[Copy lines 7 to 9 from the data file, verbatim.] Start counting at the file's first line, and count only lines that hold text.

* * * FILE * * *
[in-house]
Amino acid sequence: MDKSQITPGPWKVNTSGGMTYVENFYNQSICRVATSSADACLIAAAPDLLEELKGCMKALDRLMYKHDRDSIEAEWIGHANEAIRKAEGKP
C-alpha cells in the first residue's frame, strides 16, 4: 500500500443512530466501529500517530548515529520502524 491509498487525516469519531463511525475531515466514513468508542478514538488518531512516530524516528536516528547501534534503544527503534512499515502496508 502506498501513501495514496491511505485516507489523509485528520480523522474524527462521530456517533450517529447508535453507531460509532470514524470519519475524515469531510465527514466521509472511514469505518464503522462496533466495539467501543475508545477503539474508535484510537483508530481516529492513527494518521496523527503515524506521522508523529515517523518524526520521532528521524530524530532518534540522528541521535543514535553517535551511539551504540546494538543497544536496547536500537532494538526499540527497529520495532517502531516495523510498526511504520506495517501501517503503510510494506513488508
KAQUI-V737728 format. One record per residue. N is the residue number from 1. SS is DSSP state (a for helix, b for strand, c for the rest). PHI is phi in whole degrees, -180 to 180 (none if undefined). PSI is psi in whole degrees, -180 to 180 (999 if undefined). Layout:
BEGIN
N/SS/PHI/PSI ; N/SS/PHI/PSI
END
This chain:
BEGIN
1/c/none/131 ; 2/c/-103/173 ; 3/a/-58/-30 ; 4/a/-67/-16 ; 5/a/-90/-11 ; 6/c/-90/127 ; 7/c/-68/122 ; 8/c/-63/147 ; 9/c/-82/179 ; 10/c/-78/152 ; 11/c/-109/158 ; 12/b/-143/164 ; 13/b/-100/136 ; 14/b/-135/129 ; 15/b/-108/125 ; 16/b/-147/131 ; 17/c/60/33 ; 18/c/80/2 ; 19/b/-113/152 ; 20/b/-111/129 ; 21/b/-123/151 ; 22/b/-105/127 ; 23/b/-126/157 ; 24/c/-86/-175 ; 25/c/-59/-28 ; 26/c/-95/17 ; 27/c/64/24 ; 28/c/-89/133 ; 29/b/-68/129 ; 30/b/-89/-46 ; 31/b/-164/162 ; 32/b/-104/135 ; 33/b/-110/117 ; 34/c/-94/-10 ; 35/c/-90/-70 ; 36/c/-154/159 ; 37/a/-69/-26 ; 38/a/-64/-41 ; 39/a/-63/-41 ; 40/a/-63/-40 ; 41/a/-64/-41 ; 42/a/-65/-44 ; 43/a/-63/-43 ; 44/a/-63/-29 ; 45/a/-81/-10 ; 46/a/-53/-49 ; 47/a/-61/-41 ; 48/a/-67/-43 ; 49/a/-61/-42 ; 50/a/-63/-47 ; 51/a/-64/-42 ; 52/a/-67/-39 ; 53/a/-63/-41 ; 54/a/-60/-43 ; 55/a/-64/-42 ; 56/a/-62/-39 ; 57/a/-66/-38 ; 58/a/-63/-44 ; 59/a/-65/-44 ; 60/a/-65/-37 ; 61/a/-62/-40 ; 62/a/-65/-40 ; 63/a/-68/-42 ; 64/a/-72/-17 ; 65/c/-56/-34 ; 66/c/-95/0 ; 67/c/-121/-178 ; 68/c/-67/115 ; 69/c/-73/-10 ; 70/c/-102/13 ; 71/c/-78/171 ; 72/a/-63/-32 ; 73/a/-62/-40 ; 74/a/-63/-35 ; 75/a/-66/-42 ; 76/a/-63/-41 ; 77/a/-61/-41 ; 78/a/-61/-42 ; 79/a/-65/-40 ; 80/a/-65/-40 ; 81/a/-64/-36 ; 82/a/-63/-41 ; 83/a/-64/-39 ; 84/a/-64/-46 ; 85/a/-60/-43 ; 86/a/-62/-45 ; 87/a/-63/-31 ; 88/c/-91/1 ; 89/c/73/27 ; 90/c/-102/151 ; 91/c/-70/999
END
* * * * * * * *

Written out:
END
This chain:
BEGIN